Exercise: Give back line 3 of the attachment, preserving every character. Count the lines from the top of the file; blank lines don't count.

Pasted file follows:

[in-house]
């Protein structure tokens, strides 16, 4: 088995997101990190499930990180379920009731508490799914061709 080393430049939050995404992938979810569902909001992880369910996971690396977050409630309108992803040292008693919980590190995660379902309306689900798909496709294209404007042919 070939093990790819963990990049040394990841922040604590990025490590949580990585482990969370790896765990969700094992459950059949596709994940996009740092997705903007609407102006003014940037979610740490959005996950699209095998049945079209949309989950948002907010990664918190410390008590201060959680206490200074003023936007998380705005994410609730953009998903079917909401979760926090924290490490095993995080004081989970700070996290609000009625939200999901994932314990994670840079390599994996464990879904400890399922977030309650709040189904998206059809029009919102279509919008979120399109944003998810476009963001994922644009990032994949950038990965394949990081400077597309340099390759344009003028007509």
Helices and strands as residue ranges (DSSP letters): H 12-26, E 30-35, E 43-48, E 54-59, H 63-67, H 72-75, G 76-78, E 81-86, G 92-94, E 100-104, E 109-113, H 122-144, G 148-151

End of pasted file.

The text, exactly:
Helices and strands as residue ranges (DSSP letters): H 12-26, E 30-35, E 43-48, E 54-59, H 63-67, H 72-75, G 76-78, E 81-86, G 92-94, E 100-104, E 109-113, H 122-144, G 148-151